All eyes on corona, TB patients face neglect, cases may rise in Mumbai, warn experts

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Updated on Apr 20, 2020 12:19 PM IST
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By Rupsa Chakraborty

With most healthcare professionals focusing on Covid-19 cases, patients suffering from tuberculosis (TB), considered one of the biggest killers in Mumbai, are facing neglect, which doctors fear could lead to a rise in the number of cases.

The Brihanmumbai Municipal Corporation (BMC) data shows that last year, 27,664 new TB cases were found in Mumbai. According to data on the civic-run Sewri TB hospital available with HT, diagnosis of individuals with TB in outpatient department (OPD) has dropped to 1,235 in March from 1,418 in January; follow-up of old patients has dropped to 1,050 from 1,125. In the past three months, 337 patients succumbed to the infection at the hospital. Data from the civic body shows 1,601 TB patients died in 2018 in Mumbai; data for 2019 is yet to be compiled.

The situation is no different in private hospitals where footfall of patients has plunged by more than 70% since March, said health experts.

“Medical experts are neglecting the treatment of TB patients even though the death rate of TB in Mumbai is much higher than Covid-19. Every day, around three people in Mumbai die of TB,” said Ganesh Acharya, a TB survivor.

On March 24, the World Health Organization (WHO) also directed countries with high TB burden to “ensure that essential health services and operations are continued to protect the lives of people with TB”. “Patients with TB suffer from compromised lungs. If they contract Covid-19 infection, their survival chances will be extremely low. Keeping their immunity high and avoiding outside contact is therefore essential,” said Dr Lalit Anande, medical superintendent, Sewri TB Hospital.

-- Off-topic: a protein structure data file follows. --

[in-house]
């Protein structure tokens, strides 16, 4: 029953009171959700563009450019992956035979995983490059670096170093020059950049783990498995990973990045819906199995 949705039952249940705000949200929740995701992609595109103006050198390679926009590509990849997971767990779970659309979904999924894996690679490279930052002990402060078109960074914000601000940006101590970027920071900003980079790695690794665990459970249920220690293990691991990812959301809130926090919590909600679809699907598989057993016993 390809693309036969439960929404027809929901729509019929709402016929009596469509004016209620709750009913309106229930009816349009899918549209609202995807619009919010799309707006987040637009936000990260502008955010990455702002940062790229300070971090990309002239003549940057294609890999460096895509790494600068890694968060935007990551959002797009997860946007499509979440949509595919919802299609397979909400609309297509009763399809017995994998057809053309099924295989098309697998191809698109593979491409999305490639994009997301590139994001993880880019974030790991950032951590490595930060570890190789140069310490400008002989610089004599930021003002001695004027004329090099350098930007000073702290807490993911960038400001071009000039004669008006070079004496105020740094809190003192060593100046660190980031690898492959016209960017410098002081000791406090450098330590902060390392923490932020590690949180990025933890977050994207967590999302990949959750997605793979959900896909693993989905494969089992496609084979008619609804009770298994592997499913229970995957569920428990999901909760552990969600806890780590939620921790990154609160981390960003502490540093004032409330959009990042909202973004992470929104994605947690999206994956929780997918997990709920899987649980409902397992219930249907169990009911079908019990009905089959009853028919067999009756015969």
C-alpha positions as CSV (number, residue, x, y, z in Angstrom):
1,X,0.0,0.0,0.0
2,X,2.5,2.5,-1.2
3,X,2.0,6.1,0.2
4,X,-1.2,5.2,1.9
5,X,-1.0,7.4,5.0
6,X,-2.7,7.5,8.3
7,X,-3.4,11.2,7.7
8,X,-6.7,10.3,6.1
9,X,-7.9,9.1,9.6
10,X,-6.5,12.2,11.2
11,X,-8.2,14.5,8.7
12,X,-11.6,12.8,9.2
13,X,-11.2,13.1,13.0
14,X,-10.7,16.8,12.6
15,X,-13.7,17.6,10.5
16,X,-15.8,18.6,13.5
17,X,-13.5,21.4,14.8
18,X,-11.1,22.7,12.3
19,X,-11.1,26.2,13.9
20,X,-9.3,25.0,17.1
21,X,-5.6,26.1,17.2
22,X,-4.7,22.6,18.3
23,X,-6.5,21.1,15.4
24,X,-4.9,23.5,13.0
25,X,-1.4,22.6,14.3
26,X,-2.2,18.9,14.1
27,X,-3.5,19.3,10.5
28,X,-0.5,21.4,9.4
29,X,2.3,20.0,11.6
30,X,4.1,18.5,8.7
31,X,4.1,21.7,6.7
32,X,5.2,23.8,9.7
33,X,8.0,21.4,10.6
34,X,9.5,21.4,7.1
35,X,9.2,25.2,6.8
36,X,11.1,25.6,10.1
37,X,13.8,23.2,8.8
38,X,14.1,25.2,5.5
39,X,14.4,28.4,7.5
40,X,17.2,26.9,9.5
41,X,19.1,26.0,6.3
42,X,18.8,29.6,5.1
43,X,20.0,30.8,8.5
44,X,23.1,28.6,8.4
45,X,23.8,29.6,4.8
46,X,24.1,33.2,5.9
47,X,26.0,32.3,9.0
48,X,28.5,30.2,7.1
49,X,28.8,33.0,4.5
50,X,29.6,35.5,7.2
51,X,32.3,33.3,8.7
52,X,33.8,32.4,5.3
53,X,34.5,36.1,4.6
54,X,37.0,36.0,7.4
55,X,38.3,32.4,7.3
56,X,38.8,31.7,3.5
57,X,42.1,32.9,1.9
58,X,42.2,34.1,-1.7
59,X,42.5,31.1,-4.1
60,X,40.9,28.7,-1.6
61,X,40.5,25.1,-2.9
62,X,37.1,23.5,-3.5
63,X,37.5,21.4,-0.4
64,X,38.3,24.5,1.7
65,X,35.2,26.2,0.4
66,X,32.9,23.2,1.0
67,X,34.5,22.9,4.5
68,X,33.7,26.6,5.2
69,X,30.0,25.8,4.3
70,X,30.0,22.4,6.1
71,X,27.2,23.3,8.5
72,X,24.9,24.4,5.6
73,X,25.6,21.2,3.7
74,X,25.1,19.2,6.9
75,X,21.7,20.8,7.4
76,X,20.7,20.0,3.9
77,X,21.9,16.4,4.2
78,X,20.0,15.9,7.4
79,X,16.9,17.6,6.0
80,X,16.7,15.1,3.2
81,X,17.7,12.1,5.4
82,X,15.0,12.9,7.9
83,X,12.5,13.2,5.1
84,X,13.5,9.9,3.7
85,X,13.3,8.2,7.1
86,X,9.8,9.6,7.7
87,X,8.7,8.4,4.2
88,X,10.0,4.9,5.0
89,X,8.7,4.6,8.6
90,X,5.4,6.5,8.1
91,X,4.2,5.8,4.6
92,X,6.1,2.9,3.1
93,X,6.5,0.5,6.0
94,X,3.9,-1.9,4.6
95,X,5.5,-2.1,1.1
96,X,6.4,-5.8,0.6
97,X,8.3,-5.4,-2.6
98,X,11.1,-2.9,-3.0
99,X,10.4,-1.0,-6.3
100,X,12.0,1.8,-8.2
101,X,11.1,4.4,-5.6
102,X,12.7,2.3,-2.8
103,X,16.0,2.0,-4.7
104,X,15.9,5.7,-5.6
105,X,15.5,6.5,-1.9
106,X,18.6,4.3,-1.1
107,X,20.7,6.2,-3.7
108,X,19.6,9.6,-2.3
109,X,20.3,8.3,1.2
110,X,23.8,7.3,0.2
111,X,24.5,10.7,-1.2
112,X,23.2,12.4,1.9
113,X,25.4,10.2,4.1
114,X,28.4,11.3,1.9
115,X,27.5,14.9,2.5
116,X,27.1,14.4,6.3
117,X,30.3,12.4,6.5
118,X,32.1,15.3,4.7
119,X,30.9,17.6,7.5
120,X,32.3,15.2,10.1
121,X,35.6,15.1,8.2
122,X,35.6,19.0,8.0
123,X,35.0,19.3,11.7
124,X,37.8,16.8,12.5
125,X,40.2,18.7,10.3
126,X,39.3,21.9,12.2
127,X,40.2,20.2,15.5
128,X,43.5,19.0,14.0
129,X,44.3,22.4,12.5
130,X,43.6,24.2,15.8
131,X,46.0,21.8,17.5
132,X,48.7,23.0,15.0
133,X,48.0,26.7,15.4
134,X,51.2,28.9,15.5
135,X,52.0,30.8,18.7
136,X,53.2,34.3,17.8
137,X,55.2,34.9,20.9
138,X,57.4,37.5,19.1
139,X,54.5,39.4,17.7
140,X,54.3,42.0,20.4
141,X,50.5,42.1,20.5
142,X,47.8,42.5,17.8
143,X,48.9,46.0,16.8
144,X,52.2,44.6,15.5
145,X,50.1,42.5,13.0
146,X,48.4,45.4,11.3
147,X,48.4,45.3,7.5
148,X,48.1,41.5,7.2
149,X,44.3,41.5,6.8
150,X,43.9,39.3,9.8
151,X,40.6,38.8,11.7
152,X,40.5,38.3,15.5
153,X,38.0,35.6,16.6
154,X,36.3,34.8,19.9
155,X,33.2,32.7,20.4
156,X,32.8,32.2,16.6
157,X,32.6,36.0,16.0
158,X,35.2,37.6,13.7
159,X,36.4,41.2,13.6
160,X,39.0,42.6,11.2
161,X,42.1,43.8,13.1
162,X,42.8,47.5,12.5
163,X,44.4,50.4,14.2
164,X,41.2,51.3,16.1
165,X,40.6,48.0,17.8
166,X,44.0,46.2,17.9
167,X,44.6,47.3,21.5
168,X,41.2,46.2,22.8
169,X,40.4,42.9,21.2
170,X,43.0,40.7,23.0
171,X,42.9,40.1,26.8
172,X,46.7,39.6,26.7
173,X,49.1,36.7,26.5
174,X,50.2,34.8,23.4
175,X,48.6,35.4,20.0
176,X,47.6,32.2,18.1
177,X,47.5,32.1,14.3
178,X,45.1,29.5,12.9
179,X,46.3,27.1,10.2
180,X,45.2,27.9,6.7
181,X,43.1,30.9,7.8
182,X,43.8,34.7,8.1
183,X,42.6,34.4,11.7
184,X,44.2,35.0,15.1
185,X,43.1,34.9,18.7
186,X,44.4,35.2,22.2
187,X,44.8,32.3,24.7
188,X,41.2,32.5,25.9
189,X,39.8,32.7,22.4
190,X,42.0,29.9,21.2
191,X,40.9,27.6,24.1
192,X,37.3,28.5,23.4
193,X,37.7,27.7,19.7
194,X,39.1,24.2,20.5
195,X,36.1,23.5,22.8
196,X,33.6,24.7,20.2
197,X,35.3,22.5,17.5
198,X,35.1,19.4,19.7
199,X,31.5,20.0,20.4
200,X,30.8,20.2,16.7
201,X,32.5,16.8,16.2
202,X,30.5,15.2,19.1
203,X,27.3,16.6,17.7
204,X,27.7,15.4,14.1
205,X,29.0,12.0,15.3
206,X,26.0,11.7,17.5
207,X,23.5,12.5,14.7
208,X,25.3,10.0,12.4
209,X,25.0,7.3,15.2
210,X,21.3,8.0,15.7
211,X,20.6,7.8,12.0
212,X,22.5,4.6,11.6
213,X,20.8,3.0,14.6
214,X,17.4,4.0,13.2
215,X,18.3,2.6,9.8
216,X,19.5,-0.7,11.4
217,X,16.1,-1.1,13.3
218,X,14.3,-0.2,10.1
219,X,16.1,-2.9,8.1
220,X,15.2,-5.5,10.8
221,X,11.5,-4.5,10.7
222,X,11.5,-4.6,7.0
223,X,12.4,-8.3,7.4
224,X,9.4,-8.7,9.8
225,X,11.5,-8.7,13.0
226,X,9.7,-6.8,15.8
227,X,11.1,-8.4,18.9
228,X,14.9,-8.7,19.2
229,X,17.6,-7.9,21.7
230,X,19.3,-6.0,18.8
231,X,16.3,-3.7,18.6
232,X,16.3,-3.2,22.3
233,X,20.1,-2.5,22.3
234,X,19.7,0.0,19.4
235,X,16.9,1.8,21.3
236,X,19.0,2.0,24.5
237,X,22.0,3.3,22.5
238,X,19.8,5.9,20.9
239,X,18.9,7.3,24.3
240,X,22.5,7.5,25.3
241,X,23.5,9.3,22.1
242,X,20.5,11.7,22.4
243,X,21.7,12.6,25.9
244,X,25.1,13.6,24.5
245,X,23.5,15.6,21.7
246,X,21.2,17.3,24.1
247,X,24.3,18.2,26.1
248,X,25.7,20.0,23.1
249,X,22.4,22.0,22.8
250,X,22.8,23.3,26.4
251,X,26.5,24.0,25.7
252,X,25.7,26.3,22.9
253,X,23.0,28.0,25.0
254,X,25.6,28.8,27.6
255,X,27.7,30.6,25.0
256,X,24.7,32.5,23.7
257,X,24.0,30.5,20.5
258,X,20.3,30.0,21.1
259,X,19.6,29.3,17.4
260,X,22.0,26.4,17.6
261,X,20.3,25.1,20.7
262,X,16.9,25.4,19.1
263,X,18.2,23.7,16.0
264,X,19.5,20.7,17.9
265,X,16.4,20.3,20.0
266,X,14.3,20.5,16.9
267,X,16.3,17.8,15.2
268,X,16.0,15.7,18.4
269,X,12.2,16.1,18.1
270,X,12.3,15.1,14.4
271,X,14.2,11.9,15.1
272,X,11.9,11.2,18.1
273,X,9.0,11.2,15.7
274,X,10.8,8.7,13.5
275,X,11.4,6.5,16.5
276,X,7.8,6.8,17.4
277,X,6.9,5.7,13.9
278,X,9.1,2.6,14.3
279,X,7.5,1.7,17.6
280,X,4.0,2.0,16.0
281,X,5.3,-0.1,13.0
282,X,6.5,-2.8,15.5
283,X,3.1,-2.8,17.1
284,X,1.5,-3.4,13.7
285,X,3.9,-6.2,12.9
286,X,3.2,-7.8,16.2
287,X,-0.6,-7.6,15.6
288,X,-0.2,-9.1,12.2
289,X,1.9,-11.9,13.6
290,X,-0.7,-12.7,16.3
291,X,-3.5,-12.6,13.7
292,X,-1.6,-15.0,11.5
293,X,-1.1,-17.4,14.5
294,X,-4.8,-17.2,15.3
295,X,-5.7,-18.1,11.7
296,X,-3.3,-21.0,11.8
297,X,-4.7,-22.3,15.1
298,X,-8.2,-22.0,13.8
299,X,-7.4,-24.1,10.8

Moreover, currently, almost 40% Covid-19 cases are reported from the slums of Malad, Dadar, Govandi, Sion, Bandra and Andheri (East), which are also TB hotspots. Maintaining social distance in these overcrowded slums with community toilets is the biggest challenge for TB patients.

“TB cases will rise drastically post this pandemic. The central government will have to take proactive steps for TB along with Covid-19 if it is serious about ending TB by 2025,” said Prabha Mahesh, TB advocate who is dealing with TB cases for 17 years.

. “With symptoms of TB similar to Covid-19, many patients in overcrowded slums may go undetected with improper screening.”

The civic body, however, has no concrete plan for hundreds of TB patients residing in Covid-19 hotspots. “We have instructed TB patients to avoid travel and home-quarantine. We are also testing TB patients for Covid-19 if he/she comes in close contact with an infected patient,” said Suresh Kakani, additional municipal commissioner, BMC.

Currently, most doctors in the city’s 250-odd health posts are on Covid-19 duty at various hospitals. Many patients – including those suffering from multidrug resistant (MDR) TB – aren’t getting their regular supply of medicines owing to the lockdown, said experts and doctors.